Police at the White House broke up a protest by the unemployed on March 6, 1930. The demonstration was part of the first nationwide protest response to the Great Depression that had begun the previous fall.
Protests were held in Detroit, New York, Baltimore, Chicago, Boston, Milwaukee, Seattle, Las Angeles and San Francisco among other cities. Demonstrations were also held on the same day in cities around the world.
The clash began when District of Columbia local Communist Party leader William “Bert” Lawrence stopped and began to speak to the crowd, police in street clothes attacked him. Uniformed police then assaulted the picketers and bystanders with tear gas and black jacks. Some the protestors fought back against the police.
Some reports said President Herbert Hoover watched the demonstration from the White House windows along with a delegation from the District of Columbia Society of the Daughters of the American Revolution (DAR), while other reports had his wife watching along with the DAR.
The District of Columbia Communist Party and allied groups began preparations in the city for weeks before and police responded by arresting 10 people on April 30 for holding soapbox style speeches on the street corners near the Communist Party headquarters at 1337 7th Street NW. Similar meetings and police harassment took place at the Women’s Christian Temperance Union statue at 7th Street and Pennsylvania Ave. NW.
The communists and along with others held a rally the night before at the Communist Party headquarters where speeches were given and signs were made for the next day’s demonstration. The main themes were demands for good jobs, against police brutality, Jim Crow schools in the District and lynching.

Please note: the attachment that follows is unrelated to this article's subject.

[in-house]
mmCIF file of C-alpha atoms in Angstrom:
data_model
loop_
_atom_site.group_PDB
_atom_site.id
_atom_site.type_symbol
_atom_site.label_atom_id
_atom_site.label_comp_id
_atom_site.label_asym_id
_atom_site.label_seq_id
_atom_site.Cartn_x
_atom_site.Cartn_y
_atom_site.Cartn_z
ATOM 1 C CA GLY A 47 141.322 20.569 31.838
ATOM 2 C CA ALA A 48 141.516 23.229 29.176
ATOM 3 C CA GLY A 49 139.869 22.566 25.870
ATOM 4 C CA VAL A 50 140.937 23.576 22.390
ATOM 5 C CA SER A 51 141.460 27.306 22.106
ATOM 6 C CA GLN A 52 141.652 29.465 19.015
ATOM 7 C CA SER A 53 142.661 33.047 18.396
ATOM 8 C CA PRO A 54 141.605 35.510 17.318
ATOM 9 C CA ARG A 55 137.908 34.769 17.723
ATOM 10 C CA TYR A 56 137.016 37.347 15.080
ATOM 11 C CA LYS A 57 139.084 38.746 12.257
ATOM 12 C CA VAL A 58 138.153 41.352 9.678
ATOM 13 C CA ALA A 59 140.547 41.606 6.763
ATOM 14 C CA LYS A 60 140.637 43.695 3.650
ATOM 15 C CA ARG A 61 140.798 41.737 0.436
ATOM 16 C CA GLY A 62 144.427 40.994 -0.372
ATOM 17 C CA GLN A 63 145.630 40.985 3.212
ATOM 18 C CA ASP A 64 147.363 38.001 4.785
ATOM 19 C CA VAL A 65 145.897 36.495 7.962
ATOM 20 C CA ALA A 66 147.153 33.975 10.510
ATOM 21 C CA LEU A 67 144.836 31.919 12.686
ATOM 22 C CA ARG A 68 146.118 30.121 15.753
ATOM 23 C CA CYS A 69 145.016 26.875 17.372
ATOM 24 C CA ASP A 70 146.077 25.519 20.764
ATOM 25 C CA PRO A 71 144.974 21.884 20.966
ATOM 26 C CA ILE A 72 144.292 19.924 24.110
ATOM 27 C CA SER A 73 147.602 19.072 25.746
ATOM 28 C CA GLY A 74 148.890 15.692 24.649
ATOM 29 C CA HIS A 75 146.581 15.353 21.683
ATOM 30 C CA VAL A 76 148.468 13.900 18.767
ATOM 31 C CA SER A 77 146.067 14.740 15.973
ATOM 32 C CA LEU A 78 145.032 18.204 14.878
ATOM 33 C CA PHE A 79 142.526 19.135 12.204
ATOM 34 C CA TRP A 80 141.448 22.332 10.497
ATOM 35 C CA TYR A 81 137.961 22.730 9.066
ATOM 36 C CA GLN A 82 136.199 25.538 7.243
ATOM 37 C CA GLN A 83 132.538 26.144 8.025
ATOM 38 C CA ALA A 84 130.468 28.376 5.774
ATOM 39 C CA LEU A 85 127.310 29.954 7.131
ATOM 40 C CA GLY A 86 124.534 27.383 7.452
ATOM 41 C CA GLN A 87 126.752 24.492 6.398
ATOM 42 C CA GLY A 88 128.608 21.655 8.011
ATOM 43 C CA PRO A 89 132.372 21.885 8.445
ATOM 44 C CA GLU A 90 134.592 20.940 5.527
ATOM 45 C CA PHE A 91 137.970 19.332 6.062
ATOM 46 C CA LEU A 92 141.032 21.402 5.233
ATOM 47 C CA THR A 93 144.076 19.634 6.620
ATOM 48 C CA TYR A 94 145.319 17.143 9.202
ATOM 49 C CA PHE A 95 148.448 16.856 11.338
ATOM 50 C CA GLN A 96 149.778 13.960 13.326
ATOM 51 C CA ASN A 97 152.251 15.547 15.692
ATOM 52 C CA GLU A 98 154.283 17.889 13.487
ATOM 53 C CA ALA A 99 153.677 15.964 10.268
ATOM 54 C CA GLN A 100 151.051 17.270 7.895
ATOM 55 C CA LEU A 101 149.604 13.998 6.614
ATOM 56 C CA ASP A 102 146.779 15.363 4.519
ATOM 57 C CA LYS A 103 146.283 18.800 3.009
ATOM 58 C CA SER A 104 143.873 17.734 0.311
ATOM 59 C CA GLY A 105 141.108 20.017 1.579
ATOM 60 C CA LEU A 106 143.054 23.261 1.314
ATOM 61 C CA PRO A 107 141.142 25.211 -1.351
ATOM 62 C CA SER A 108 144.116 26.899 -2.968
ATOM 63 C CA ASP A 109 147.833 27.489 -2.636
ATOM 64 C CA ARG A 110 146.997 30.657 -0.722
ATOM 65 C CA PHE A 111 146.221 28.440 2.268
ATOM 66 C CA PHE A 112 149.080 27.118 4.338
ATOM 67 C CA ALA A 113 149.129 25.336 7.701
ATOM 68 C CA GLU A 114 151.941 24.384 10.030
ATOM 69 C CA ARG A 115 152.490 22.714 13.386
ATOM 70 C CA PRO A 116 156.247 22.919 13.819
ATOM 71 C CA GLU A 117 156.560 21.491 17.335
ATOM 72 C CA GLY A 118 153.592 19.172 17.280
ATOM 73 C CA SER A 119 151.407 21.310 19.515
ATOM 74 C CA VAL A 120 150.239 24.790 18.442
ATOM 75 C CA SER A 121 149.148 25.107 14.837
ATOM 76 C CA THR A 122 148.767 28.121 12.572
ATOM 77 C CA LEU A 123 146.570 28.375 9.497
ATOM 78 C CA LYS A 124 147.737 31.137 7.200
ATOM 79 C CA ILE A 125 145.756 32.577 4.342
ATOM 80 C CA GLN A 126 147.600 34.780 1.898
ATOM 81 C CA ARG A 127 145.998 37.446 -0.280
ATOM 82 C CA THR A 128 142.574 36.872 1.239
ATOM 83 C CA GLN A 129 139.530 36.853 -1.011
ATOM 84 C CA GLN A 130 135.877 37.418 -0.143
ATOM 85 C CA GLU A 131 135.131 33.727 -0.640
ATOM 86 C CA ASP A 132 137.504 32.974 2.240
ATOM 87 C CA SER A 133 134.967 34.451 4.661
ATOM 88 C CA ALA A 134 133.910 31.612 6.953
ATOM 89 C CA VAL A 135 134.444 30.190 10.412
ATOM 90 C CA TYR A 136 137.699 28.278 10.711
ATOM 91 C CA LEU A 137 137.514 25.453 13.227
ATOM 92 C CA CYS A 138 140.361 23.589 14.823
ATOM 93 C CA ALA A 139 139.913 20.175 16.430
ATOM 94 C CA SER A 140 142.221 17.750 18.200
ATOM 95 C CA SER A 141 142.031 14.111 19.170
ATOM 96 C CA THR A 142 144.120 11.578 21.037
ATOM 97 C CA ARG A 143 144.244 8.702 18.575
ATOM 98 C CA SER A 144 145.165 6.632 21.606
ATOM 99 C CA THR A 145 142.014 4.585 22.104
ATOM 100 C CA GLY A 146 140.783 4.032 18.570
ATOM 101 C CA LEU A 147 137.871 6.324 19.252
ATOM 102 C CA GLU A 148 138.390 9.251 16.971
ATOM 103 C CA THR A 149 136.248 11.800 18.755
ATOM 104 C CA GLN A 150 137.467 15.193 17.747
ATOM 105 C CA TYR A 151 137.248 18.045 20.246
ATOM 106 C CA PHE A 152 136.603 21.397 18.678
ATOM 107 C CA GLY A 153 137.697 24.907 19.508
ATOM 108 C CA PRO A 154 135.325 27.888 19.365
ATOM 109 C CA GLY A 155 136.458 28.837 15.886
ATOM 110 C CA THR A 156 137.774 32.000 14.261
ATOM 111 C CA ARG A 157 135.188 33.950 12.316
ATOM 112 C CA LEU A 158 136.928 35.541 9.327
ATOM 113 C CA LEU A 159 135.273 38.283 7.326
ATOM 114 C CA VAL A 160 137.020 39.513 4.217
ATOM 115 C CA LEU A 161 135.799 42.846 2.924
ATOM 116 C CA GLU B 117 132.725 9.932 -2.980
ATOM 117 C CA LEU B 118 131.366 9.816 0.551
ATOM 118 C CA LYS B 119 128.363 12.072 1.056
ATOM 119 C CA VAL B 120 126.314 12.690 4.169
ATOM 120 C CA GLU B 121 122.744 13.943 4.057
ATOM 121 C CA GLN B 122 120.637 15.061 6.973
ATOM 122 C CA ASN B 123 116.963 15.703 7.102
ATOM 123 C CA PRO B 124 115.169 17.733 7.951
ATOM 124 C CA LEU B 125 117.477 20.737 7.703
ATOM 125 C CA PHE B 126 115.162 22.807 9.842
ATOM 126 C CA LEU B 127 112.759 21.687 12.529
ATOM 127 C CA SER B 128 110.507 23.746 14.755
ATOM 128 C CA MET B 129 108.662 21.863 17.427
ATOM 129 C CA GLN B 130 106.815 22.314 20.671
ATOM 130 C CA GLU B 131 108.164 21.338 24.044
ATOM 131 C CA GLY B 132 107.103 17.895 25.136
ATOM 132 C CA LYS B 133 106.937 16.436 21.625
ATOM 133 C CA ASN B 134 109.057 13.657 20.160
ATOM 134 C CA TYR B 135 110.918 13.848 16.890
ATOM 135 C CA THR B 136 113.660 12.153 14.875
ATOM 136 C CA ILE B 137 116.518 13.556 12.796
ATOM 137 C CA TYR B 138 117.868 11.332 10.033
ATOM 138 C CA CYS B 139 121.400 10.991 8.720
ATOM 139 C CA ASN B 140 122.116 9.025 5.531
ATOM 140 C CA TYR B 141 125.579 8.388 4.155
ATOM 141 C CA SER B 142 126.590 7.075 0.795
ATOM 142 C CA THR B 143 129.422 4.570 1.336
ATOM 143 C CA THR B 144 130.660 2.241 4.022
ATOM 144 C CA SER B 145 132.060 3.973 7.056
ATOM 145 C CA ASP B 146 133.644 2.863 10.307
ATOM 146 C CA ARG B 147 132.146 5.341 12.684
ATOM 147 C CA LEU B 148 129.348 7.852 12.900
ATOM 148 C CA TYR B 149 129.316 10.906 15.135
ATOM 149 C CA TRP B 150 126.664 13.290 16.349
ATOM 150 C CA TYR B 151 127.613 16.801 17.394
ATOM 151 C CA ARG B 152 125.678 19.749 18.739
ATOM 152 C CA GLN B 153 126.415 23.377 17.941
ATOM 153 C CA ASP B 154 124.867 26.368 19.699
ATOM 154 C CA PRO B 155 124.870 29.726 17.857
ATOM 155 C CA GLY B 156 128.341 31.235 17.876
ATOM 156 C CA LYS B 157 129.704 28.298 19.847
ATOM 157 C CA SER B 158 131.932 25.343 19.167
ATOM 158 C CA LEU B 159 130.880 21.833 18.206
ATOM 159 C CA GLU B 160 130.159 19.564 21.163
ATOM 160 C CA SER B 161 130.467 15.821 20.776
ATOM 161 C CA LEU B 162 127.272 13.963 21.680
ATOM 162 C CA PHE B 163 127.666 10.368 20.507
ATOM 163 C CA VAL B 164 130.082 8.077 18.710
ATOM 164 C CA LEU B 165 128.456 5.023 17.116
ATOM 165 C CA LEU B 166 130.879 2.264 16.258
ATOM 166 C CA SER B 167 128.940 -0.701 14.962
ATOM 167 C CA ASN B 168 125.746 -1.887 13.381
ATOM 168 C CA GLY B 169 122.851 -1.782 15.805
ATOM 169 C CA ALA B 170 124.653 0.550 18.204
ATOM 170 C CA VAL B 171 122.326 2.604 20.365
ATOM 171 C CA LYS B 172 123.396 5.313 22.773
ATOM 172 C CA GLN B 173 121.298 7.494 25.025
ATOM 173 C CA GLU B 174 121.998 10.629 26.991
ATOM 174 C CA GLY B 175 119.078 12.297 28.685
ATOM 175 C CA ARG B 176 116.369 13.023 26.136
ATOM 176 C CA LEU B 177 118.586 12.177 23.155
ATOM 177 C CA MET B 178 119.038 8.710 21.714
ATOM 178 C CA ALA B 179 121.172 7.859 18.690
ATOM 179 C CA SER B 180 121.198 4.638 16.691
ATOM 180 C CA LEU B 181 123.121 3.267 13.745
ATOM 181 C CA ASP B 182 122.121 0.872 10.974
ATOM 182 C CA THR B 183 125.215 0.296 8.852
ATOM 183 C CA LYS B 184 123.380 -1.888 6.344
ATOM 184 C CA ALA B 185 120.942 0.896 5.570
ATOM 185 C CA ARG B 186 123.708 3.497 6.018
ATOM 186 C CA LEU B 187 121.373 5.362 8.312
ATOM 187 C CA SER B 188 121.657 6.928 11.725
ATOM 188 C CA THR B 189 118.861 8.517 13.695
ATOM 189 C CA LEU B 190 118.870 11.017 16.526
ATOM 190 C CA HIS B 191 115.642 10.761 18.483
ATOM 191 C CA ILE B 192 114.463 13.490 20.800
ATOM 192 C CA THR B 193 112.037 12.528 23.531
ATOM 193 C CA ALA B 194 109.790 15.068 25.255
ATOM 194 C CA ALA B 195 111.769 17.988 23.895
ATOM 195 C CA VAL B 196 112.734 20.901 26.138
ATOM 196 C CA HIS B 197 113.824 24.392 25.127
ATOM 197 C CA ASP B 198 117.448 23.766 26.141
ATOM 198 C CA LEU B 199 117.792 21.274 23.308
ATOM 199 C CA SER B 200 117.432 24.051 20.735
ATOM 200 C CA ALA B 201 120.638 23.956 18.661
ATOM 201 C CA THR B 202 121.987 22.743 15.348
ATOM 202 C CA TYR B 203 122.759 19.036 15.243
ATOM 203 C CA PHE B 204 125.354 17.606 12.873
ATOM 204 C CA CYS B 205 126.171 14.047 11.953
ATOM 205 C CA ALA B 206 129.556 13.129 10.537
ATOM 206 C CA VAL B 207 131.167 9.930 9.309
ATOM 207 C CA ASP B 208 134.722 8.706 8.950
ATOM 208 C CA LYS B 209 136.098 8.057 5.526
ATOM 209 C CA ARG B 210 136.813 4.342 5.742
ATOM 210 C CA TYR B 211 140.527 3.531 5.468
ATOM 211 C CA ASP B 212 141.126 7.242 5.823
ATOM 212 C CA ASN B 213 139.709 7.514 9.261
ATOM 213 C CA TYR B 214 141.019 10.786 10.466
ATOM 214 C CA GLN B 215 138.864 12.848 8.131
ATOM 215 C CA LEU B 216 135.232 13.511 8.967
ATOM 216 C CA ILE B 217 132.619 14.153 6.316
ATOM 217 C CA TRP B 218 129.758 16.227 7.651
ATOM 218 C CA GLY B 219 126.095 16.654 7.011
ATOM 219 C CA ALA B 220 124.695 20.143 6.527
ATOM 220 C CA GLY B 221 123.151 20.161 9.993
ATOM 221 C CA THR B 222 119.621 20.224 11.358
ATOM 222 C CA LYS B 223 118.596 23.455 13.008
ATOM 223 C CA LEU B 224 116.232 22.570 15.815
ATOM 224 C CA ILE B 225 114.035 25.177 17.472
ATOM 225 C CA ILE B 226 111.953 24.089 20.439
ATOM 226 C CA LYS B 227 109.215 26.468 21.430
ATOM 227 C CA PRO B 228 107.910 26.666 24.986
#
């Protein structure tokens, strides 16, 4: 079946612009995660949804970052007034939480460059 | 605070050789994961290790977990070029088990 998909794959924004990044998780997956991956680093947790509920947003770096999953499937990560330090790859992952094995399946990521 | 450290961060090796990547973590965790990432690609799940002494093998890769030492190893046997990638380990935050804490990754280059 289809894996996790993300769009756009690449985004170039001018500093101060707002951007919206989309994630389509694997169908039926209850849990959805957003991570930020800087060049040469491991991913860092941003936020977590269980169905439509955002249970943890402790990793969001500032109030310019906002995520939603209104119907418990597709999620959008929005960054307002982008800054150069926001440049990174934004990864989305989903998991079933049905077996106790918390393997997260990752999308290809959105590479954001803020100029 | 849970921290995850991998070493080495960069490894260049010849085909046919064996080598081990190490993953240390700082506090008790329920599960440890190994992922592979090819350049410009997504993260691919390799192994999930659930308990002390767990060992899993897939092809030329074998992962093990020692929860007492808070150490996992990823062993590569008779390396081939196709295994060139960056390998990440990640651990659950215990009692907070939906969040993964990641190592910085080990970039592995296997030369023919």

Among the organizers were Lawrence, Solomon Harper of the International Labor Defense and Edith Briscoe of the Young Communist League.
Briscoe was among those arrested at the White House picket line after she jumped on the back of a police officer he was getting ready to strike an African American demonstrator. Lawrence was detained and charged with speaking in a public place without permission.
Harper was arrested for disorderly conduct, but was acquitted. He still faced charges from an outdoor speech he gave the night before condemning the lynching of sixty-year-old Laura Wood at Barber Junction in North Carolina.
Public demonstrations of this type were fairly infrequent at that time and public protests involving blacks and whites even more infrequent.
The picket in front of the White House was held with blacks and whites locking arms while picketing. Press reports estimated that several thousand nearby office workers came out to watch. The newspapers also indicate that 13 picketers were arrested with an unknown number of injured, but only one that required hospital treatment.
The demonstrations made front-page news and were the lead stories in the Washington Post and Baltimore Sun and helped put the Communist Party at the forefront of the fight against unemployment and racial discrimination in the District for the next decade.
To see still photos of the March 6, 1930 demonstration, go to the Washington Area Spark Flickr site.
The photos in the short video are courtesy of the Library of Congress. The video clips were originally from Sherman Grinberg, but are believed to be in the public domain. The clips were misidentified as part of the the 1932 bonus march in a Newsreel production. The Library of Congress has mis-dated some of the photos to a period earlier than they actually were taken.
Note: This post was updated February 28.